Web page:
Posted by: cck | June 25, 2012

in more detail

Someone asked me for more details about my decision to go back on medication. I wasn’t experiencing active symptoms – not really. There were no racing thoughts, no vibrant colors, certainly no spikes in energy. I was living through what I’ll call hormone-detox: ten months of surging hormones were racing out of my body resulting in weeping for absolutely no reason. I was experiencing my first brush with depression in ages. I knew it was irrational, but that didn’t stop me from feeling unworthy.

I looked in the mirror and thought I was a bad mother. And I wasn’t – I was sort of rocking it as a new mom. That knowledge didn’t stop me from feeling sad. Not just weepy, new mom sad – but SAD. I felt unworthy. I felt like a failure. I felt like the world would be a better place without me in it. The difference this time – from the time when I actually acted on those feelings – is that I knew they were wrong. Knowing what I was feeling was incorrect didn’t stop me from feeling it, but it prevented me from drowning.

I was consumed with worry. I was so worried about getting sick that I was working my way into a corner. Was it depression? Was it because I watched a depressing episode of Mad Men? Was it normal baby blues? One afternoon, I couldn’t stop crying because I was so freaked out that I was getting sick. After going through a box of tissues, I realized that I could alleviate my worry with one pill a day. I knew I should be spending time with my family, not worrying about whether or not what I was feeling was a bipolar symptom. I called my support team in – the family I trust – and told them what was going on. I made same day appointments with my therapist and psychiatrist and explained the situation.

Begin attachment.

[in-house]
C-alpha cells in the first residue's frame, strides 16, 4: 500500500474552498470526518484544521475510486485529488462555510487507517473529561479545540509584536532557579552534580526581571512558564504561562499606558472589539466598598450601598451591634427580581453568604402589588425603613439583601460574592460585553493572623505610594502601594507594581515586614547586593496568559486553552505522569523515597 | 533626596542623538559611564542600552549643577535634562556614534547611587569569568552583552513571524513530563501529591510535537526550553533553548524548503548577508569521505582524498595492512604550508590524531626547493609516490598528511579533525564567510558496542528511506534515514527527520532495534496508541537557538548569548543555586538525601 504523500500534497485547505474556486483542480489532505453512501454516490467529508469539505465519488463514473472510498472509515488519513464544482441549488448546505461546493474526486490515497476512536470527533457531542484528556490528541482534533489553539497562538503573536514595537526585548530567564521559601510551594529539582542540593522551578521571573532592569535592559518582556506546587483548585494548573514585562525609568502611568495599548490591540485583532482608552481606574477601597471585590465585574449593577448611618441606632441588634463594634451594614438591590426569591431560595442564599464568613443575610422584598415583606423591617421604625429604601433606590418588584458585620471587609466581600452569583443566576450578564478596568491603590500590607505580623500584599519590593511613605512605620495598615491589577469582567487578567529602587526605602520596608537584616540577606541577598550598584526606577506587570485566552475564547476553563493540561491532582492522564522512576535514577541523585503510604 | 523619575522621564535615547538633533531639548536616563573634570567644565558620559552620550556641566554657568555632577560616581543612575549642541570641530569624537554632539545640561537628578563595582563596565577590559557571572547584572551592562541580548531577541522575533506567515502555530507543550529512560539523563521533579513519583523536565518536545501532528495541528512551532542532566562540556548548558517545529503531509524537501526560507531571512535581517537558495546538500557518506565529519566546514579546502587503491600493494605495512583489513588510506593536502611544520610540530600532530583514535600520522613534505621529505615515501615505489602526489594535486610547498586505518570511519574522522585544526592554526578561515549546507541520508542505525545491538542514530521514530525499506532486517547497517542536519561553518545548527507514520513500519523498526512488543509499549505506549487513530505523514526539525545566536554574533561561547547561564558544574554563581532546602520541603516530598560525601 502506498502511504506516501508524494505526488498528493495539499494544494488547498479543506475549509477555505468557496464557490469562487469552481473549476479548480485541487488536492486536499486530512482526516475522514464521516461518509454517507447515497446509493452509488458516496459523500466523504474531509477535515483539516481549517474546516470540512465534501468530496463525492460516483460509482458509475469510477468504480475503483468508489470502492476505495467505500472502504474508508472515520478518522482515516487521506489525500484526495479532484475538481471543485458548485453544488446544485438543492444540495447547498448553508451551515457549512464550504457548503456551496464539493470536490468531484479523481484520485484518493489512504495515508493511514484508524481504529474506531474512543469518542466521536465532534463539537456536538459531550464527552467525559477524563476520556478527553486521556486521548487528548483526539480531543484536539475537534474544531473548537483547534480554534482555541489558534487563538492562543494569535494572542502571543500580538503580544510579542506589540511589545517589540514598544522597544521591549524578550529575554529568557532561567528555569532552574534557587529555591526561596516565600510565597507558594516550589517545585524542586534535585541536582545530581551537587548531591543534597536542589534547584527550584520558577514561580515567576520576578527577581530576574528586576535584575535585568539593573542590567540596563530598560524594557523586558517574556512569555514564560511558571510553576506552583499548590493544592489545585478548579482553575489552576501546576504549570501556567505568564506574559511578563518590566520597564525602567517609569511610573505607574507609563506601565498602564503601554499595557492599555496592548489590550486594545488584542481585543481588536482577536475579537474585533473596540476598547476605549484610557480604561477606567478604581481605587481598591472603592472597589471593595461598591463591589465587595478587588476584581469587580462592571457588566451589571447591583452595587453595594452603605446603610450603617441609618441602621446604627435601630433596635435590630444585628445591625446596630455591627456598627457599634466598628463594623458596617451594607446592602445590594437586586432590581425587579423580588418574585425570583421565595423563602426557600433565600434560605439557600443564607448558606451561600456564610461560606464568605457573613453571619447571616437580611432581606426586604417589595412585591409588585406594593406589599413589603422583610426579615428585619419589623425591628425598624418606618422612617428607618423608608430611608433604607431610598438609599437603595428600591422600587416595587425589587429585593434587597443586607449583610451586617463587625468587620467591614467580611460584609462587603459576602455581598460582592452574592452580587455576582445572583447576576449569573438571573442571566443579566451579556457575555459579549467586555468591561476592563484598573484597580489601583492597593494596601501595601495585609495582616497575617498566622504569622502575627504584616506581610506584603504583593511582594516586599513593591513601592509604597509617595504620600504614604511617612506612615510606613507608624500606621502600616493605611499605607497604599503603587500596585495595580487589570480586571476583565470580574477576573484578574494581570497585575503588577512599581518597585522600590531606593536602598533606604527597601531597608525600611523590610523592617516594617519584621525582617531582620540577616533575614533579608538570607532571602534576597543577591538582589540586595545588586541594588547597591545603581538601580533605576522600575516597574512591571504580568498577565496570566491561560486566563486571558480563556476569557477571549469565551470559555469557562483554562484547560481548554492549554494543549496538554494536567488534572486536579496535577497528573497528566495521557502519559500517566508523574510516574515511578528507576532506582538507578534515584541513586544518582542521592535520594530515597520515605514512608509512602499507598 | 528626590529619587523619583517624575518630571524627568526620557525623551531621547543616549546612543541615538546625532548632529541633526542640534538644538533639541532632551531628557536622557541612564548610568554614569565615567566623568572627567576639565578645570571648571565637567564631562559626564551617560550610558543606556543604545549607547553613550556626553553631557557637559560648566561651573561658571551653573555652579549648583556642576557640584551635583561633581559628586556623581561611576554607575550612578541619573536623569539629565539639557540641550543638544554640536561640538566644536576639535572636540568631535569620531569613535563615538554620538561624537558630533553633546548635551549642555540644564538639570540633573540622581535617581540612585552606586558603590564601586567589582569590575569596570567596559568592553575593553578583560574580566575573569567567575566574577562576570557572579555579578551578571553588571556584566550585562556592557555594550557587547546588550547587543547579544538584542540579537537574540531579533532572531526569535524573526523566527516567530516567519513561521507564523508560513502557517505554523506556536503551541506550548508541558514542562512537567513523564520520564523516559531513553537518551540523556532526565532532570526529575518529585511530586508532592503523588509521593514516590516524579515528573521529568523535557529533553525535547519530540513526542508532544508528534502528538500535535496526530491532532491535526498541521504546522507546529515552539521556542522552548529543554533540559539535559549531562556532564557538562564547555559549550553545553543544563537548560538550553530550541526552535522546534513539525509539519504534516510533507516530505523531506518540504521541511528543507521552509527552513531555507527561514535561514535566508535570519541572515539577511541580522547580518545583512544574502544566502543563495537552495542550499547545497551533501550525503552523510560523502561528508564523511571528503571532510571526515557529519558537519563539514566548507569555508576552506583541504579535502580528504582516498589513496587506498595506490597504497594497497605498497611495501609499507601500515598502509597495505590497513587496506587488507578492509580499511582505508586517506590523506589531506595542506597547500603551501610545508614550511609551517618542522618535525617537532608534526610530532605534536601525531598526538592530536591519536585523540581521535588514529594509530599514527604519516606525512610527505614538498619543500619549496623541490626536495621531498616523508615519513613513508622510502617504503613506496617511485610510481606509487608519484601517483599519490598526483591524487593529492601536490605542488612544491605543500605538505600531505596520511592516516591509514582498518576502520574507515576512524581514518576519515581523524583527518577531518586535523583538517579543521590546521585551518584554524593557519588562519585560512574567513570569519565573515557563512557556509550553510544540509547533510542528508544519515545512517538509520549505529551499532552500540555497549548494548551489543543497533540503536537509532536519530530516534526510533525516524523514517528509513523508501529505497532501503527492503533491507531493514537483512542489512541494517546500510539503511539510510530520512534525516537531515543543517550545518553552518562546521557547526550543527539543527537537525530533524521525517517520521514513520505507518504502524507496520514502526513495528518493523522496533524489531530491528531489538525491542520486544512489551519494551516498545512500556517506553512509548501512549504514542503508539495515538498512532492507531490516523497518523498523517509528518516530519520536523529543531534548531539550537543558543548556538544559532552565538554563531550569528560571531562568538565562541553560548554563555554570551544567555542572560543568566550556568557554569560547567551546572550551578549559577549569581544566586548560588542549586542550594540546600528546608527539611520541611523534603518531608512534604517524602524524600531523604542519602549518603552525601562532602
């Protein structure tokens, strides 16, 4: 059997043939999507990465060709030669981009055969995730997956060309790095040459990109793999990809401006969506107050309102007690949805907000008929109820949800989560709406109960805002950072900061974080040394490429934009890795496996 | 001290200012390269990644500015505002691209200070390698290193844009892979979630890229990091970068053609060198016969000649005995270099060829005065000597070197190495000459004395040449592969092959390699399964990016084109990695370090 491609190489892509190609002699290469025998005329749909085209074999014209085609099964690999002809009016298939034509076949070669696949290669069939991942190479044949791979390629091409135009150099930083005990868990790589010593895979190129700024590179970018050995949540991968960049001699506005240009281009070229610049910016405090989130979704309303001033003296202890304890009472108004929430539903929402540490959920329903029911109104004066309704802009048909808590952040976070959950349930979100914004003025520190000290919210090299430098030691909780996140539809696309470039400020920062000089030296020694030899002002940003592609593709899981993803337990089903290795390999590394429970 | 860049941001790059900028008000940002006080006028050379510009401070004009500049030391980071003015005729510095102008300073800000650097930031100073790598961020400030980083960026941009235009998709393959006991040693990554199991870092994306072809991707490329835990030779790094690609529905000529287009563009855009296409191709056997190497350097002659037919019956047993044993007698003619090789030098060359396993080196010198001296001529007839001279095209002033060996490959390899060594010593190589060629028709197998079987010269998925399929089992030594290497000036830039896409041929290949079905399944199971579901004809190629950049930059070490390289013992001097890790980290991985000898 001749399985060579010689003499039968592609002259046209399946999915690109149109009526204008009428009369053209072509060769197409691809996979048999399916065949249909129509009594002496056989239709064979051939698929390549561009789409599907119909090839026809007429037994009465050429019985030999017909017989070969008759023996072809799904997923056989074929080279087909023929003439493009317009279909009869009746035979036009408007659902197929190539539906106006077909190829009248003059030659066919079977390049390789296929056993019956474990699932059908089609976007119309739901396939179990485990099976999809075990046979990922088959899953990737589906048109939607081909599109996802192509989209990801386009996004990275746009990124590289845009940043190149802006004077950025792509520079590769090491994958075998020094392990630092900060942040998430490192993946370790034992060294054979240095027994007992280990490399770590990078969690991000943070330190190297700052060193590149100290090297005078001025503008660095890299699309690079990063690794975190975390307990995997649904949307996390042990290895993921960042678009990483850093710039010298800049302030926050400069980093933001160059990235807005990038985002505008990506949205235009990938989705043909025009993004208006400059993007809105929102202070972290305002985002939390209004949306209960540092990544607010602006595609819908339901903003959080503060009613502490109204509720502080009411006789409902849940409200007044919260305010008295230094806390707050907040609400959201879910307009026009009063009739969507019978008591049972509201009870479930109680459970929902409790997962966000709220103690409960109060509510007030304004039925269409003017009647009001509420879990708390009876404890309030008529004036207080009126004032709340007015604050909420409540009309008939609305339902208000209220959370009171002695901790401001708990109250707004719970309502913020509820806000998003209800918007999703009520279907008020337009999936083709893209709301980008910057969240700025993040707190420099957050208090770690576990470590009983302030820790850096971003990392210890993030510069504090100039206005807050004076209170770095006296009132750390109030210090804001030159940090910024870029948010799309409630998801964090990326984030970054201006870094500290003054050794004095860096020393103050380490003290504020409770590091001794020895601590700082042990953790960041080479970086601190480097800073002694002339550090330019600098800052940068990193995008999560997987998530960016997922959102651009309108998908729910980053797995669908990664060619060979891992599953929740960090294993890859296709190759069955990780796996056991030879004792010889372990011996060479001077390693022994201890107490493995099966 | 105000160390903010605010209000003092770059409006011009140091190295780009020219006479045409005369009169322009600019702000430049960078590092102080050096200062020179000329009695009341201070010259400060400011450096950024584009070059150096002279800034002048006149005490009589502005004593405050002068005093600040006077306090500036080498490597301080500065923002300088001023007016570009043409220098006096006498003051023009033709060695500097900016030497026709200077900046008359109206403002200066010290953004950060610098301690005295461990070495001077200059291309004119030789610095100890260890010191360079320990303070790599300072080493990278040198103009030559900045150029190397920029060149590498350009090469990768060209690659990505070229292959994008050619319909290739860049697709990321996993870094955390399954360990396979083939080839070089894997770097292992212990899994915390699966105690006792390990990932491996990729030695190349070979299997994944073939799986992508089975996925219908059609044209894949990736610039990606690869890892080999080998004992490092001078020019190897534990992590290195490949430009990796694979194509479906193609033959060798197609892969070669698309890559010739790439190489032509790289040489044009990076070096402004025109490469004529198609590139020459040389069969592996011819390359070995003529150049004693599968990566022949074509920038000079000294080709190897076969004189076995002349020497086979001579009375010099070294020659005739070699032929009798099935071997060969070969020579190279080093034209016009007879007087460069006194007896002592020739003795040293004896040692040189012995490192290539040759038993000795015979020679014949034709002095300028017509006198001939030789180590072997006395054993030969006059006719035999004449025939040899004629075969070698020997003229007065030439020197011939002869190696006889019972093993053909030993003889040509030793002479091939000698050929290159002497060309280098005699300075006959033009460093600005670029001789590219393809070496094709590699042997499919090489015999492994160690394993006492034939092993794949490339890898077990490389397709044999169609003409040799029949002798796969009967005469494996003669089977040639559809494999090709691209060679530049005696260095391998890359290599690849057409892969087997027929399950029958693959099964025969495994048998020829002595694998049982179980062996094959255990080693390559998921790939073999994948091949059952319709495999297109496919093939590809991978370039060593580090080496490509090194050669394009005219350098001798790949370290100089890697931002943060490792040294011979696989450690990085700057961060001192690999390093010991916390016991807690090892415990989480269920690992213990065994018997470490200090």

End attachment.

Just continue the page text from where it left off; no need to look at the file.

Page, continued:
It was a big step for me – realizing I needed help and admitting I was struggling. I’d survived without medication through the whole pregnancy, and I was so damn proud of myself. Family around me kept congratulating me – telling me that maybe the pregnancy had cured my brain. Um, no. Pregnancy is an awesome experience, but it doesn’t have Jesus-healing-hand properties. Asking for help meant that I wasn’t perfect, and that was really hard for me. I struggled for a day or two because I was struggling with my own pride. Guess what doesn’t give a shit for pride? Bipolar chemistry, that’s what.